When to screen and where to apply APOL1 genotype data in clinical practice is also controversial. A minority of individuals with two APOL1 renal risk variants ultimately develop CKD (5% FSGS, ~20% FGGS, and 50% HIVAN with uncontrolled HIV infection). As such, caution is urged before considering widespread genotyping; second hits appear necessary to produce clinical kidney disease, likely either gene-gene or gene-environment interactions. Several high-risk populations with recent African ancestry may ultimately benefit from genetic testing. Clinical trials are urgently needed to clearly define the benefits and the risks. In my opinion, evidence supports rapidly genotyping African American deceased kidney donors for APOL1 renal risk variants at the time of organ recovery. A recent multi-center study on kidney transplant outcomes revealed that donor APOL1 genotypes had more impressive effects on renal allograft survival than did the widely accepted metrics of cold ischemia time, panel reactive antibodies, and HLA matching. The new Kidney Donor Profile Index (KDPI) gives kidneys from African American deceased donors “1 point” toward higher risk; yet data supports that only 13% of African American deceased donors who possess two APOL1 renal risk variants are at high risk for shortened renal allograft survival. APOL1 two-renal-risk-variant donor kidneys should not be discarded; many will function for prolonged periods. However, APOL1 genotyping will likely improve the organ allocation and informed consent processes. The role for screening potential African American living-related kidney donors, particularly those with a positive family history of ESKD, is not known. Although potential live donors may be more (or less) likely to donate given knowledge of their genotype, it is not clear what percentage would develop nephropathy after donor nephrectomy or what percentage of transplanted APOL1 two-renal-risk-variant kidneys would fail prematurely. It is critical that we perform trials to address these important concerns.
The question of whether to screen all African Americans with hypertension (or all with non-diabetic CKD or the general African American population) is also unclear. In the absence of effective treatments for APOL1-associated nephropathy, genetic information will not yet benefit these individuals. However, improved understanding of non-diabetic nephropathy and novel therapies will ultimately arise from this major molecular genetics breakthrough. It has been less than five years since APOL1 was first identified as the cause of ESKD in up to 40% of African Americans receiving renal replacement therapy. This finding dramatically changed the field of nephrology and our understanding of race-based risk for complex disease. New treatments for APOL1-associated CKD are on the horizon. It is likely that they will target the innate immune system or viral infections, because anti-retroviral therapy has proven to be effective in reducing rates of HIVAN among genetically susceptible individuals.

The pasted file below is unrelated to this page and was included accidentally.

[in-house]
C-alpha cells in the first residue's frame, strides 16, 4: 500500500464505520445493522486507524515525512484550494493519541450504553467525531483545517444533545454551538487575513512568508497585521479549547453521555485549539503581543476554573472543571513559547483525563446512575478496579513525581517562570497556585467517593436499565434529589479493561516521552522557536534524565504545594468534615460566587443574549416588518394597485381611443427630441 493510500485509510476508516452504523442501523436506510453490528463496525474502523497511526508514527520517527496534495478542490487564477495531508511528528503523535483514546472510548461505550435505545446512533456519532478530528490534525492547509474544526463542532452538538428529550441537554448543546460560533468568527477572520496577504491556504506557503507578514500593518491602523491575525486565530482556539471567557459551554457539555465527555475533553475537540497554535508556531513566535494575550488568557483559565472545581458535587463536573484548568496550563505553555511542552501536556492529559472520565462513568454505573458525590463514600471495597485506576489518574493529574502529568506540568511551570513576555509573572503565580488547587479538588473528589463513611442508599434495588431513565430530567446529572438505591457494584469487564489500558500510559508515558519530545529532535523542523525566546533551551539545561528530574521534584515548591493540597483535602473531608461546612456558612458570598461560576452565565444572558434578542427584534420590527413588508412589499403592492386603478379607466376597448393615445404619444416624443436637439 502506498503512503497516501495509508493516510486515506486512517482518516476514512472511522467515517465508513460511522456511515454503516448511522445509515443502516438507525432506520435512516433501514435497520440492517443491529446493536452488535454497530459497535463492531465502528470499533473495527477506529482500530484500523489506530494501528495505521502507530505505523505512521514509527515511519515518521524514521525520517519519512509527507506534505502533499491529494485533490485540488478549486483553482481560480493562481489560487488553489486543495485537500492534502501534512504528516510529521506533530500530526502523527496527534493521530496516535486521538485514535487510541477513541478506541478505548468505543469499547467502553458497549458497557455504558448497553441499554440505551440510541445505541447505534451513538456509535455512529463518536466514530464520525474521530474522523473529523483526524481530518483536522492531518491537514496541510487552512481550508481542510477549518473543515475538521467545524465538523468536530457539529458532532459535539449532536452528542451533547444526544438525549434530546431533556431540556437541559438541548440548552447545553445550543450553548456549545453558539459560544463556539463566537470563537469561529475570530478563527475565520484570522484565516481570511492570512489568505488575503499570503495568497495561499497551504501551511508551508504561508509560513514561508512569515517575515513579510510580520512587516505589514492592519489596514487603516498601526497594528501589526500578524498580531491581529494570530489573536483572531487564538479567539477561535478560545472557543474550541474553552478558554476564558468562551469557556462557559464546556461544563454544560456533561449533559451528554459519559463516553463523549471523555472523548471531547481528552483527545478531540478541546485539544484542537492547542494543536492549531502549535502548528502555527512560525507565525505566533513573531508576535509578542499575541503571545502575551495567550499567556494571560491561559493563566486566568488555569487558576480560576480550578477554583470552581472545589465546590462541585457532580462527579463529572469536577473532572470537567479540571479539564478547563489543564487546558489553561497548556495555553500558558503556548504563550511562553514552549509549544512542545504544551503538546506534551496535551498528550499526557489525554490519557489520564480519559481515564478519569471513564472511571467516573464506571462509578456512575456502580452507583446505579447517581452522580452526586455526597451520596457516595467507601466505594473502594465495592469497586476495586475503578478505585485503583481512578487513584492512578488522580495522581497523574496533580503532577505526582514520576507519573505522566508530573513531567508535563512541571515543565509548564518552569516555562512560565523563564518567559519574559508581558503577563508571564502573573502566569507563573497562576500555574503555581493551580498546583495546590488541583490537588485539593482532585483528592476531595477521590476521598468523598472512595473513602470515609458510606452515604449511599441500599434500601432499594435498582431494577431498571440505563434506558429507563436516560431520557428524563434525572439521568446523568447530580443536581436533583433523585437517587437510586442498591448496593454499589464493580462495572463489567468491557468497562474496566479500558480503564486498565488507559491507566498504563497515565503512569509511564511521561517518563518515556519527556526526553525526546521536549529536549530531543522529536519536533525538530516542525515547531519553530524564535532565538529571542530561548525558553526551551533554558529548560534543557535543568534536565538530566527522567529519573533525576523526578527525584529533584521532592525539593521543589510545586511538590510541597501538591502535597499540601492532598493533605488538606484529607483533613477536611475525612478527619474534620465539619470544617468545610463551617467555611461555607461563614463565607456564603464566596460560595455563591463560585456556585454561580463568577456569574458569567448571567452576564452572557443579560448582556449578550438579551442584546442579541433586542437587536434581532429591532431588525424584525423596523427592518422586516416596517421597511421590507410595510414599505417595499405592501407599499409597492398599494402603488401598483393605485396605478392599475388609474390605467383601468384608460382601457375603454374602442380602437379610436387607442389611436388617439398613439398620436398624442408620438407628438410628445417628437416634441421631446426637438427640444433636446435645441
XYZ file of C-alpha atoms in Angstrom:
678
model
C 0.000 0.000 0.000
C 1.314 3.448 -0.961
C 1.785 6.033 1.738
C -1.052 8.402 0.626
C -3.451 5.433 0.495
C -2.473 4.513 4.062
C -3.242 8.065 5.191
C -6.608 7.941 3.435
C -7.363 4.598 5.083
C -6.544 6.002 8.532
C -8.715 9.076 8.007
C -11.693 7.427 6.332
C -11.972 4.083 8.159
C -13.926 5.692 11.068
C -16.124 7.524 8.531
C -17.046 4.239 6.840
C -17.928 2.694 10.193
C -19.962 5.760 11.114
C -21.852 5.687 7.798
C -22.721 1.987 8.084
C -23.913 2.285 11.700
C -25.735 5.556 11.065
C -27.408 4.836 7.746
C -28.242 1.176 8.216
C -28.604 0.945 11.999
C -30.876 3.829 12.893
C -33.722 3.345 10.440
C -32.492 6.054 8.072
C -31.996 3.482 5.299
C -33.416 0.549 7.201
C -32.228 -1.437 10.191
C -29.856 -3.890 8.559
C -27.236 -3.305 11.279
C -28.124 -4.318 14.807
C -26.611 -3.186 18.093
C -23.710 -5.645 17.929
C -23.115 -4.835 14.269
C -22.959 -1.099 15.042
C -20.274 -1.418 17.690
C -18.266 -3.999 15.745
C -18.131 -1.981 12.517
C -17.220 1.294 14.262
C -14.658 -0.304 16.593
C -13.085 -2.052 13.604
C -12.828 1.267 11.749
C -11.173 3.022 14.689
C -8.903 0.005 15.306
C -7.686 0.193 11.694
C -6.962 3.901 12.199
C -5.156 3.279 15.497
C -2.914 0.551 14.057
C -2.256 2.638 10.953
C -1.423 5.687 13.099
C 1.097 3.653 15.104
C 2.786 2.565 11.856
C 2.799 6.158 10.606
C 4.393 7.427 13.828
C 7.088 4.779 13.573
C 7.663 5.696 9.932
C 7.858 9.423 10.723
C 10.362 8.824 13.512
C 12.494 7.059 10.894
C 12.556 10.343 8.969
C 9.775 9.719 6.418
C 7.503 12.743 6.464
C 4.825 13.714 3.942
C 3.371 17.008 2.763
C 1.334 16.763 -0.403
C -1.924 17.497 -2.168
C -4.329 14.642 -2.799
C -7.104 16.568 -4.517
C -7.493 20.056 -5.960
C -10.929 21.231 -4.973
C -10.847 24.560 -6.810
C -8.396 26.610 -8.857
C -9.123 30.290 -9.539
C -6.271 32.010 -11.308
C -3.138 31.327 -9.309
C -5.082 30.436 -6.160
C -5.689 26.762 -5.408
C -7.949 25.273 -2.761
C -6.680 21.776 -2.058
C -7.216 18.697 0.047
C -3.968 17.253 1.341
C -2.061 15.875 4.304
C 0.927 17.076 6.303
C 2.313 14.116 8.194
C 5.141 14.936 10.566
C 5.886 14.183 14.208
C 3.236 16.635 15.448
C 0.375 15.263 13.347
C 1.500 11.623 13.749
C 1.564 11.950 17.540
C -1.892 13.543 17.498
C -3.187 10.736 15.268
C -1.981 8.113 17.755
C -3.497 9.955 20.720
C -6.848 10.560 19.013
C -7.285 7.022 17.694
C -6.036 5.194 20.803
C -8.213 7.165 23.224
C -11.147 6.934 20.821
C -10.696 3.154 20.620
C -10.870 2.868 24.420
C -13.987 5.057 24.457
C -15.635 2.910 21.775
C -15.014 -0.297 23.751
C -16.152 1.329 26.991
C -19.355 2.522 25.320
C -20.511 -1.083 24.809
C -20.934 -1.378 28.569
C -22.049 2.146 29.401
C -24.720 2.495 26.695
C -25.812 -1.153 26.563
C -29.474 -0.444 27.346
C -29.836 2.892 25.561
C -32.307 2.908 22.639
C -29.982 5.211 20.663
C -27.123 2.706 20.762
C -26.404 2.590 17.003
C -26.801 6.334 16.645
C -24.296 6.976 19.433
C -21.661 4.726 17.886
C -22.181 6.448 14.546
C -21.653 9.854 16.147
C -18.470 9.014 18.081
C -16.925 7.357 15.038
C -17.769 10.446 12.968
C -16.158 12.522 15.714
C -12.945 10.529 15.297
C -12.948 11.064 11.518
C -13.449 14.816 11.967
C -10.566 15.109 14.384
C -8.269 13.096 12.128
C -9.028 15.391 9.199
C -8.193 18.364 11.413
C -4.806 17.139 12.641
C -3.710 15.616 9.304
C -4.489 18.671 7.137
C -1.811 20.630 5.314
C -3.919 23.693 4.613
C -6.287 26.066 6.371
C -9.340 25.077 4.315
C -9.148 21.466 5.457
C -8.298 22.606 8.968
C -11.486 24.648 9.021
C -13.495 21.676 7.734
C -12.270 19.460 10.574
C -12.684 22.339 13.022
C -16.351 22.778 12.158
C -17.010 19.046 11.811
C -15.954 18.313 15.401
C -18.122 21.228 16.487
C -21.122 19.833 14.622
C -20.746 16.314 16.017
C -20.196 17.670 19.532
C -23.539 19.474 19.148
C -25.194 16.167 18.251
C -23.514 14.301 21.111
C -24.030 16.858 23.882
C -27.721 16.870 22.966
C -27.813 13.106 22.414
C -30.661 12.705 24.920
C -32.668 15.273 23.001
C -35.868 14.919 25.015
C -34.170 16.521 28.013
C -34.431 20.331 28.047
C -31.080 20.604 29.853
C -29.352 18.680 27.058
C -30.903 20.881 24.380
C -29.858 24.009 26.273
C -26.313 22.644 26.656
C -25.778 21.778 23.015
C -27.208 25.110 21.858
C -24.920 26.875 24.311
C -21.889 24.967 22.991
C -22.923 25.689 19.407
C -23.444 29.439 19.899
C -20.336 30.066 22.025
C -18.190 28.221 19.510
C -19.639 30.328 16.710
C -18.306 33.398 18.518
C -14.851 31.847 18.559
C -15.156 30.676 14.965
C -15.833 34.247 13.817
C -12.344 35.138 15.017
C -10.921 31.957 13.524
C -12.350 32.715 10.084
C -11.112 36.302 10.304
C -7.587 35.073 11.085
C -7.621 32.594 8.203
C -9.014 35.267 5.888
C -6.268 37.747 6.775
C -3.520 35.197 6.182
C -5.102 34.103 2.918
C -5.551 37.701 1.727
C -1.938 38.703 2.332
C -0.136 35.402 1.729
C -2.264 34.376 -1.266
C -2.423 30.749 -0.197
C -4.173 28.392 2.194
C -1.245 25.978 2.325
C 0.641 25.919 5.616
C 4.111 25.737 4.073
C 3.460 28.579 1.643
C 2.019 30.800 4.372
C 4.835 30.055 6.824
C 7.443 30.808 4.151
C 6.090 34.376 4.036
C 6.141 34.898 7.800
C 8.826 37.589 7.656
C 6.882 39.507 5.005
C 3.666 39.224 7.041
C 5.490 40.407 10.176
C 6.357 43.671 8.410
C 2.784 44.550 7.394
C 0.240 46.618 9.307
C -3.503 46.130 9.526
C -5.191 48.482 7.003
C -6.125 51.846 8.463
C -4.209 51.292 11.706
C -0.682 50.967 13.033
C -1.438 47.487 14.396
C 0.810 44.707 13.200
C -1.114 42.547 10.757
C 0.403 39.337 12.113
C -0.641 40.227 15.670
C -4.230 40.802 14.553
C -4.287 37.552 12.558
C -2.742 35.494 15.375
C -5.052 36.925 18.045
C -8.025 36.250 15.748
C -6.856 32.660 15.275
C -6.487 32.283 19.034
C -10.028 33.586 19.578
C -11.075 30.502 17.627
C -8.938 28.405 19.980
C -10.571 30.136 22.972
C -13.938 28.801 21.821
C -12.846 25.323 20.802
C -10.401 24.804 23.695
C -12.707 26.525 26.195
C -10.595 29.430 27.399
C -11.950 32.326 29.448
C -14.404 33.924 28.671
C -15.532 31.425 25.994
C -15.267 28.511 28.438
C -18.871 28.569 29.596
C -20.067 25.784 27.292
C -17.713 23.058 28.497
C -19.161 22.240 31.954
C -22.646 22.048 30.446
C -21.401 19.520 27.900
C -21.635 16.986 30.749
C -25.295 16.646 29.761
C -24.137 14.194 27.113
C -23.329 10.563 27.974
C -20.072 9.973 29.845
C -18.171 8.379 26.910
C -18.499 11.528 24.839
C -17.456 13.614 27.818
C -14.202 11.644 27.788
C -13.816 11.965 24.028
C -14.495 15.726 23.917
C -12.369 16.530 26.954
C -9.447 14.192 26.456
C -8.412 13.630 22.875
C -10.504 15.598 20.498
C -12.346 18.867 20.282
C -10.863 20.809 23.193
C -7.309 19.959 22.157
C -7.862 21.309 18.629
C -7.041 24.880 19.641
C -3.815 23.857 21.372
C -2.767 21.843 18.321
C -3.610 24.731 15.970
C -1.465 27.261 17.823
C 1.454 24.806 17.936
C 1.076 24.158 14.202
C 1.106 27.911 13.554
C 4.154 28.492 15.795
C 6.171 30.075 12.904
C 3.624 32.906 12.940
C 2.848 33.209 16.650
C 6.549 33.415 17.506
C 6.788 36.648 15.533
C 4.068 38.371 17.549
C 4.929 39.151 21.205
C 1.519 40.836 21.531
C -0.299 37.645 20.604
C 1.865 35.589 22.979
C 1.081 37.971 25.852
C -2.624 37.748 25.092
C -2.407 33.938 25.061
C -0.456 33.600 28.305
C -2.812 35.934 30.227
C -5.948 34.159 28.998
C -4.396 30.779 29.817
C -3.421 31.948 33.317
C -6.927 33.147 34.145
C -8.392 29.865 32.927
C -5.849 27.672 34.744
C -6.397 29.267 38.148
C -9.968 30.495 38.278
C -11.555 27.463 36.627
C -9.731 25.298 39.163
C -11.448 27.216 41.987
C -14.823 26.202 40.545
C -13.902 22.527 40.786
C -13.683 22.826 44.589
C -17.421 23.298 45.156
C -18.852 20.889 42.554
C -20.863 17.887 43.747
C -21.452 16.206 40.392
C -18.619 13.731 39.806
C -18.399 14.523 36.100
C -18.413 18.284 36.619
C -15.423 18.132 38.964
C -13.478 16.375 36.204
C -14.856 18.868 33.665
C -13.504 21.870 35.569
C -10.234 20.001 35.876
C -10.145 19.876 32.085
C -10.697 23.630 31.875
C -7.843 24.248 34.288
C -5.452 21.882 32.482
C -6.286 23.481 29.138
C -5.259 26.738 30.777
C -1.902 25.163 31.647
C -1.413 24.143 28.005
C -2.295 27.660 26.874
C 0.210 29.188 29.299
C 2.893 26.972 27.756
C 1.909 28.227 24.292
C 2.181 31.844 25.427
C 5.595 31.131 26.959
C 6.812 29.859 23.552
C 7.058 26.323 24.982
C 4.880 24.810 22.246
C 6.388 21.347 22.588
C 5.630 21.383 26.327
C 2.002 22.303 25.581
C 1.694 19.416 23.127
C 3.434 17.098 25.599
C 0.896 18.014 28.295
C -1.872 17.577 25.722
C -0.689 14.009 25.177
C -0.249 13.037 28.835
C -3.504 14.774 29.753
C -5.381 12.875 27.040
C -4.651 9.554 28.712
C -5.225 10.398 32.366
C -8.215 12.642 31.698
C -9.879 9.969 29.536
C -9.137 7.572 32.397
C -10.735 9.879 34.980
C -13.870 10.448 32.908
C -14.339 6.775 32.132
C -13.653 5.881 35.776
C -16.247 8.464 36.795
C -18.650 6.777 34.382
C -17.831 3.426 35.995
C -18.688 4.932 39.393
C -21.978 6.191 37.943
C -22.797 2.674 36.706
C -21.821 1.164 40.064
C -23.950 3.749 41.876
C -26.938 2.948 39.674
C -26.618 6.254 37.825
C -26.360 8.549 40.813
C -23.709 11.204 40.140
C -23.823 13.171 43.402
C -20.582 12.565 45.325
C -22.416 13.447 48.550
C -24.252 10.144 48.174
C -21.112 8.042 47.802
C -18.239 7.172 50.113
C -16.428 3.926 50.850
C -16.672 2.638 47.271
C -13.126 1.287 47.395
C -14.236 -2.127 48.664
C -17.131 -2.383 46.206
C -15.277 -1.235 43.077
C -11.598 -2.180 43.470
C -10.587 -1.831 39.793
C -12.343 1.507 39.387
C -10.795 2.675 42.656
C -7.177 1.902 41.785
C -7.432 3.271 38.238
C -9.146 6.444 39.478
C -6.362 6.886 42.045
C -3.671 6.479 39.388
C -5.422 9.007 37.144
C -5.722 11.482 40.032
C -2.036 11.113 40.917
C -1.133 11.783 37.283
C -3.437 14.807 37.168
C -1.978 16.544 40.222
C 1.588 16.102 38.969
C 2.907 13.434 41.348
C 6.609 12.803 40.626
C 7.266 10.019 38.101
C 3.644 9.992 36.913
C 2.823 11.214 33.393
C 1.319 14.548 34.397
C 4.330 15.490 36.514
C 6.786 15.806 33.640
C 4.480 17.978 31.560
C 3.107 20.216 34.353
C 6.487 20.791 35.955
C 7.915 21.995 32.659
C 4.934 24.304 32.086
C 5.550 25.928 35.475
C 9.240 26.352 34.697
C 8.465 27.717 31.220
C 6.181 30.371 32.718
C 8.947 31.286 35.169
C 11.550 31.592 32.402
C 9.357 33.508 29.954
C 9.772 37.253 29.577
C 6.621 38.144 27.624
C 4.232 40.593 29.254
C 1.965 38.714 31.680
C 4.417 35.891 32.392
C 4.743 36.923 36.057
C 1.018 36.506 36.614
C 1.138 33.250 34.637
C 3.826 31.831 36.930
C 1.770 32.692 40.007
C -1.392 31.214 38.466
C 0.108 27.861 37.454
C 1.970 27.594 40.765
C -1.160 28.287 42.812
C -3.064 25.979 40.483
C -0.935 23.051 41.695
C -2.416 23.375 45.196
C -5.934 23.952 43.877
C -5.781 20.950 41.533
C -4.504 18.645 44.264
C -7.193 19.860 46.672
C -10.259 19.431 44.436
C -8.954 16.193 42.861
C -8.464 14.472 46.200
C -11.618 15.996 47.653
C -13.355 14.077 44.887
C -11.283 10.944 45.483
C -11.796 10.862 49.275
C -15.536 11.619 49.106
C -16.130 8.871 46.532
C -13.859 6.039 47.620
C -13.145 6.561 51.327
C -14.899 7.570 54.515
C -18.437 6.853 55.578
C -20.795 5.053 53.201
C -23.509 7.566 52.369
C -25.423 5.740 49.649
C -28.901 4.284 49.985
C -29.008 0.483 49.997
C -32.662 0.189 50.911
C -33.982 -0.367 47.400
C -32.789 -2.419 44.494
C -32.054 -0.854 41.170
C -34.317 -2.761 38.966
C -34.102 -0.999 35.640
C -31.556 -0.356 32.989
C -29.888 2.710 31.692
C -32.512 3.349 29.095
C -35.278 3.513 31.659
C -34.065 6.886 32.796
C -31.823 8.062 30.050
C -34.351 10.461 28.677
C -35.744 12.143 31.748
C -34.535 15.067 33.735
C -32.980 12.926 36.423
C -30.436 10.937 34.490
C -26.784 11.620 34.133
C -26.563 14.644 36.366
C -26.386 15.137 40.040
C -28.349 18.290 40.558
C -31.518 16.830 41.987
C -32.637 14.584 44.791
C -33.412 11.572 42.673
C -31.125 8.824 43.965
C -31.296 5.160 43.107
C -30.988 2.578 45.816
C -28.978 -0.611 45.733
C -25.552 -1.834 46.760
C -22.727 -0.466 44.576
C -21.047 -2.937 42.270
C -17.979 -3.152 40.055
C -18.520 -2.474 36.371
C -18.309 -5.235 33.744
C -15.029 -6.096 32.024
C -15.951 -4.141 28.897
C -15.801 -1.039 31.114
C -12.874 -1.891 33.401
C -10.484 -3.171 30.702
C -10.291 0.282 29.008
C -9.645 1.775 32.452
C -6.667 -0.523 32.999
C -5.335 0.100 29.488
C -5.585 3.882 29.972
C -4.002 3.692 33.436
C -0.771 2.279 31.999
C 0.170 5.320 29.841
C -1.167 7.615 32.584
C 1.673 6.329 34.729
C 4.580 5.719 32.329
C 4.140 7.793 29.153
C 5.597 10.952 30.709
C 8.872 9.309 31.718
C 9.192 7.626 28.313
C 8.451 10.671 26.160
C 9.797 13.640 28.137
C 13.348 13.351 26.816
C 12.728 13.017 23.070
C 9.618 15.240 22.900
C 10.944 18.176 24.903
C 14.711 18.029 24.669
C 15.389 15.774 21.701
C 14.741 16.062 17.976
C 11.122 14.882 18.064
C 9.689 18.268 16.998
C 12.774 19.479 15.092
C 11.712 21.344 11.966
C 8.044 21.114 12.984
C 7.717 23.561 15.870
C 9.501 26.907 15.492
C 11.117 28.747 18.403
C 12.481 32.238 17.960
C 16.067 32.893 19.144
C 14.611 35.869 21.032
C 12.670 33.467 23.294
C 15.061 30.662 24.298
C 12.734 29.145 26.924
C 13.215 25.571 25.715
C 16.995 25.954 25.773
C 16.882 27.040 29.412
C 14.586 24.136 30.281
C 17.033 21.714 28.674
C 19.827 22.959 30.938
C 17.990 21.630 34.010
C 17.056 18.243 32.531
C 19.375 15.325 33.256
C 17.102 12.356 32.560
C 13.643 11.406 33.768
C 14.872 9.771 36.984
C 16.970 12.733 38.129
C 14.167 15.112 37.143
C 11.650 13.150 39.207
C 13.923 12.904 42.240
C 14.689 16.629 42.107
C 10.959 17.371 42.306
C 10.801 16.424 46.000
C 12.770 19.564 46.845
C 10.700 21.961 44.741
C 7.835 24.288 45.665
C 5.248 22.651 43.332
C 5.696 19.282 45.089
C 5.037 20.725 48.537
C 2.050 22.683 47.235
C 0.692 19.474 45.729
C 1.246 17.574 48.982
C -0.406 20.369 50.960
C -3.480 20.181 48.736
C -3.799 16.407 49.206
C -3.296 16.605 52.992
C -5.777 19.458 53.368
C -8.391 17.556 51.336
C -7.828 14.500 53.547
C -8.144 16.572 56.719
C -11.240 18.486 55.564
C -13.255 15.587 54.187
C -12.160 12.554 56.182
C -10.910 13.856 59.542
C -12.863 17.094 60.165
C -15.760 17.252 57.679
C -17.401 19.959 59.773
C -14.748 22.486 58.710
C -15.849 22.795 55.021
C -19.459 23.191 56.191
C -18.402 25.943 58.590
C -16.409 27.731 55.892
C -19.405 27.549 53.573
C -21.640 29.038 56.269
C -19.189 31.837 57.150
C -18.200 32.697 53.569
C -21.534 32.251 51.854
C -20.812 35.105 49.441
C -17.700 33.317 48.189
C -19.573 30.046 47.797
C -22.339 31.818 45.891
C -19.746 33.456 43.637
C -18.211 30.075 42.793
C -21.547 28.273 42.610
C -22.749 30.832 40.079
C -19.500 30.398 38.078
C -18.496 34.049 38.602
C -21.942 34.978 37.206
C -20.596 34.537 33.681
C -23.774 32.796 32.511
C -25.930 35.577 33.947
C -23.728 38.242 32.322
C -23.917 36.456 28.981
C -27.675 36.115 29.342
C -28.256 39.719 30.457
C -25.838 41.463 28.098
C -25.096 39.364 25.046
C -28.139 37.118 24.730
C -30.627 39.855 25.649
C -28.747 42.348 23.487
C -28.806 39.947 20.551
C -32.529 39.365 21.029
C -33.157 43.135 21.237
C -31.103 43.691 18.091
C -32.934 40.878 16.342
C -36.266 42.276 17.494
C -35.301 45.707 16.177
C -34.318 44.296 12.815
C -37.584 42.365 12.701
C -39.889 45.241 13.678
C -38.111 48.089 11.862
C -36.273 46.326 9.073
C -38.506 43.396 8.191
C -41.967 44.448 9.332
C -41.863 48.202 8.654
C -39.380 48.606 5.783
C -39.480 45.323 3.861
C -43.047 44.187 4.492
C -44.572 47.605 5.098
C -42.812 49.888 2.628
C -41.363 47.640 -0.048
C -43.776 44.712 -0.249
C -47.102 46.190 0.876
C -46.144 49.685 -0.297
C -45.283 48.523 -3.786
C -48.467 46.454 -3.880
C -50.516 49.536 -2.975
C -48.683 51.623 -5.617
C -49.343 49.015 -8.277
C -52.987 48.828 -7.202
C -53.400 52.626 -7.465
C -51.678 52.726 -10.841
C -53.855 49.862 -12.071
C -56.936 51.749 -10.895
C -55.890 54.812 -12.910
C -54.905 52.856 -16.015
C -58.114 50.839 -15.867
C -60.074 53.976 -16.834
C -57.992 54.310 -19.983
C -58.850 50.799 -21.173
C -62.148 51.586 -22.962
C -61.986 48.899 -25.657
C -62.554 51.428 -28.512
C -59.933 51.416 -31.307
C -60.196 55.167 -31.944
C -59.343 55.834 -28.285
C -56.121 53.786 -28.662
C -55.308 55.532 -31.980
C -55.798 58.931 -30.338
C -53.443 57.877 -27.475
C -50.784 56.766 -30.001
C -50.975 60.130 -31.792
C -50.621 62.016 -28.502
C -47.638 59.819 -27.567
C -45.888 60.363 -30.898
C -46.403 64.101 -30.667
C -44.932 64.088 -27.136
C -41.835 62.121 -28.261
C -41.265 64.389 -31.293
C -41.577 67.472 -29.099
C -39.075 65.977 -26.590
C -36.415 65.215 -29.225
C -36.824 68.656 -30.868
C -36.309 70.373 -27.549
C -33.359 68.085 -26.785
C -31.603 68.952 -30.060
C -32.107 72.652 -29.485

Nephrologists must start thinking outside of the box, beyond existing therapies. We must stop taking the reported causes of kidney disease in large registries at face-value; instead, we should listen more closely to our patients and their families. In my practice, hypertensive members of multiply-affected African American ESKD families often told me that they expected to need dialysis in the future. They felt that they had an inherited disorder and the blood pressure medications I was prescribing would not change their fate. They proved to be correct; these patients understood their disease better than many of their physicians. I feel that I owe these families new treatments to address this refractory spectrum of non-diabetic kidney disease.